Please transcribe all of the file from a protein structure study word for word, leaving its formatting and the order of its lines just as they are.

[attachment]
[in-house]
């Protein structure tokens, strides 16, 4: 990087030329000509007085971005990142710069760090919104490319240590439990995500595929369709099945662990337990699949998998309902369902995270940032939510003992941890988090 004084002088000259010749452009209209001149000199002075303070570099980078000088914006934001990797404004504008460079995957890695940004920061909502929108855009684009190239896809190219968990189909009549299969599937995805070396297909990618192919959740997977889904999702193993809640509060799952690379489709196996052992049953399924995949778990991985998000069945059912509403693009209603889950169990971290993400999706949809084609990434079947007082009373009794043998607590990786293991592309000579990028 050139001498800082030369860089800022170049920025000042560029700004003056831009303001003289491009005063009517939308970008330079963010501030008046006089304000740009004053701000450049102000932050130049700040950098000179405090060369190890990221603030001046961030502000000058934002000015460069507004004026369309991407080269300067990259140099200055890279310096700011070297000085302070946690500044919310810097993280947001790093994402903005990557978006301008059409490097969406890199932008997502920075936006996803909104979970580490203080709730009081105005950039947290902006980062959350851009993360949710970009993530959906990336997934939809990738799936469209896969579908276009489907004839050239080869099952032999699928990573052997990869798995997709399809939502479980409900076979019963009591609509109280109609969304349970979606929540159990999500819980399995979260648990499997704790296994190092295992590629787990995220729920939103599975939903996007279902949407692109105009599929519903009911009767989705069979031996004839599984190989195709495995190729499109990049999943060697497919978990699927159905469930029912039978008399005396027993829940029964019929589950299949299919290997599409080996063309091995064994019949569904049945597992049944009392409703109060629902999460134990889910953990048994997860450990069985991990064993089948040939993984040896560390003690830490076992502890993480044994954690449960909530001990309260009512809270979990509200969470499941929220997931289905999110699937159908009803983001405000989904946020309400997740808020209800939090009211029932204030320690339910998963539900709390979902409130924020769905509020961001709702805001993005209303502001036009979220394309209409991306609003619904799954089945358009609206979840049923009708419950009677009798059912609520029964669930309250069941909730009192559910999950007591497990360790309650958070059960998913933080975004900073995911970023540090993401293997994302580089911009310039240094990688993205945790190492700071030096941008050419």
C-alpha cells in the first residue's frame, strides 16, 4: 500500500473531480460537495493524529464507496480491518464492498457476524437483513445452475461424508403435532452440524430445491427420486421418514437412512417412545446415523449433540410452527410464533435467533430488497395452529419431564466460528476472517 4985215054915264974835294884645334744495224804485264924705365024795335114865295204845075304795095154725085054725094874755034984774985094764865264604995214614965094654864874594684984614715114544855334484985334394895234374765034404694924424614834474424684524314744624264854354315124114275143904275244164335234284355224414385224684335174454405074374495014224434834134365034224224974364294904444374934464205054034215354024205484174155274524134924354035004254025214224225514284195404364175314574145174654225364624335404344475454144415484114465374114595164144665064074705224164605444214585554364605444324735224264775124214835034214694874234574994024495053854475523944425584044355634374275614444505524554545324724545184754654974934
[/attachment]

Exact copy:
[in-house]
């Protein structure tokens, strides 16, 4: 990087030329000509007085971005990142710069760090919104490319240590439990995500595929369709099945662990337990699949998998309902369902995270940032939510003992941890988090 004084002088000259010749452009209209001149000199002075303070570099980078000088914006934001990797404004504008460079995957890695940004920061909502929108855009684009190239896809190219968990189909009549299969599937995805070396297909990618192919959740997977889904999702193993809640509060799952690379489709196996052992049953399924995949778990991985998000069945059912509403693009209603889950169990971290993400999706949809084609990434079947007082009373009794043998607590990786293991592309000579990028 050139001498800082030369860089800022170049920025000042560029700004003056831009303001003289491009005063009517939308970008330079963010501030008046006089304000740009004053701000450049102000932050130049700040950098000179405090060369190890990221603030001046961030502000000058934002000015460069507004004026369309991407080269300067990259140099200055890279310096700011070297000085302070946690500044919310810097993280947001790093994402903005990557978006301008059409490097969406890199932008997502920075936006996803909104979970580490203080709730009081105005950039947290902006980062959350851009993360949710970009993530959906990336997934939809990738799936469209896969579908276009489907004839050239080869099952032999699928990573052997990869798995997709399809939502479980409900076979019963009591609509109280109609969304349970979606929540159990999500819980399995979260648990499997704790296994190092295992590629787990995220729920939103599975939903996007279902949407692109105009599929519903009911009767989705069979031996004839599984190989195709495995190729499109990049999943060697497919978990699927159905469930029912039978008399005396027993829940029964019929589950299949299919290997599409080996063309091995064994019949569904049945597992049944009392409703109060629902999460134990889910953990048994997860450990069985991990064993089948040939993984040896560390003690830490076992502890993480044994954690449960909530001990309260009512809270979990509200969470499941929220997931289905999110699937159908009803983001405000989904946020309400997740808020209800939090009211029932204030320690339910998963539900709390979902409130924020769905509020961001709702805001993005209303502001036009979220394309209409991306609003619904799954089945358009609206979840049923009708419950009677009798059912609520029964669930309250069941909730009192559910999950007591497990360790309650958070059960998913933080975004900073995911970023540090993401293997994302580089911009310039240094990688993205945790190492700071030096941008050419």
C-alpha cells in the first residue's frame, strides 16, 4: 500500500473531480460537495493524529464507496480491518464492498457476524437483513445452475461424508403435532452440524430445491427420486421418514437412512417412545446415523449433540410452527410464533435467533430488497395452529419431564466460528476472517 4985215054915264974835294884645334744495224804485264924705365024795335114865295204845075304795095154725085054725094874755034984774985094764865264604995214614965094654864874594684984614715114544855334484985334394895234374765034404694924424614834474424684524314744624264854354315124114275143904275244164335234284355224414385224684335174454405074374495014224434834134365034224224974364294904444374934464205054034215354024205484174155274524134924354035004254025214224225514284195404364175314574145174654225364624335404344475454144415484114465374114595164144665064074705224164605444214585554364605444324735224264775124214835034214694874234574994024495053854475523944425584044355634374275614444505524554545324724545184754654974934